Conclusions
These findings highlight the broad spectrum of care provided by ATs to high school student-athletes and demonstrate that patients with NTL injuries require substantial amounts of AT services.
doi:10.4085/1062-6050-51.1.08
PMCID: PMC4741258  PMID: 26678290
medical coverage; sports; injury surveillance; NATION
17.  False-Positive Rates of Reliable Change Indices for Concussion Test Batteries: A Monte Carlo Simulation 
Journal of Athletic Training  2015;50(12):1319-1322.
Background
 Neurocognitive testing is widely performed for the assessment of concussion. Athletic trainers can use preseason baselines with reliable change indices (RCIs) to ascertain whether concussed athletes' cognitive abilities are below preinjury levels. Although the percentage of healthy individuals who show decline on any individual test is determined by its RCI's confidence level (eg, 10% false-positive rate using an RCI with an 80% confidence interval), the expected rate of 1 or more significant RCIs across multiple indices is unclear.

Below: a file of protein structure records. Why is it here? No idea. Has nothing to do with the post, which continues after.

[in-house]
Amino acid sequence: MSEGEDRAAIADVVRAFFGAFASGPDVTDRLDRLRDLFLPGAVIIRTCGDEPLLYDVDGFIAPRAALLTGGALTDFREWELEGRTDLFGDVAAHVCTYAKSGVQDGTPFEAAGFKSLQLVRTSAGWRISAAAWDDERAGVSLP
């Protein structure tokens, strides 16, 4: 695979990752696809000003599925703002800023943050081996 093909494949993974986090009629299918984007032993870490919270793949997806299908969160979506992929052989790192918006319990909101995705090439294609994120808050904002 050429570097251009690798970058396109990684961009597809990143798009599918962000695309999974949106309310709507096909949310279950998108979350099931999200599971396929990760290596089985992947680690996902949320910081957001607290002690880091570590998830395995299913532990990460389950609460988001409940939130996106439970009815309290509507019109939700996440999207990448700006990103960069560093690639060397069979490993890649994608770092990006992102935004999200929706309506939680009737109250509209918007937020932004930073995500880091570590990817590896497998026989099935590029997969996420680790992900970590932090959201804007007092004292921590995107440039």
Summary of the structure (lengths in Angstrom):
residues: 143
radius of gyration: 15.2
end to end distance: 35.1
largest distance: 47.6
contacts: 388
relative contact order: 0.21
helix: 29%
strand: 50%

Objective
 To use a Monte Carlo simulation procedure to estimate the normal rate (ie, base rate) of significant decline on 1 or more RCIs in multitest batteries.
Results & Conclusion
 For batteries producing 7 or more uncorrelated RCIs (80% confidence intervals), the majority of normal individuals would show significant declines on at least 1 RCI. Expected rates are lower for tests with fewer indices, higher inter-RCI correlations, and more stringent impairment criteria. These reference points can help testers interpret RCI output for multitest batteries.
doi:10.4085/1062-6050-51.1.09
PMCID: PMC4741259  PMID: 26678291
neurocognitive assessment; base rates; impairment
18.  Masthead 
Journal of Athletic Training  2015;50(11):1113-1114.
doi:10.4085/1062-6050-50.11.1113
PMCID: PMC4732388
19.  Table of Contents 
Journal of Athletic Training  2015;50(11):1115-1116.
doi:10.4085/1062-6050-50.11.1115
PMCID: PMC4732389
20.  Shoulder Coordination During Full-Can and Empty-Can Rehabilitation Exercises 
Journal of Athletic Training  2015;50(11):1117-1125.
Context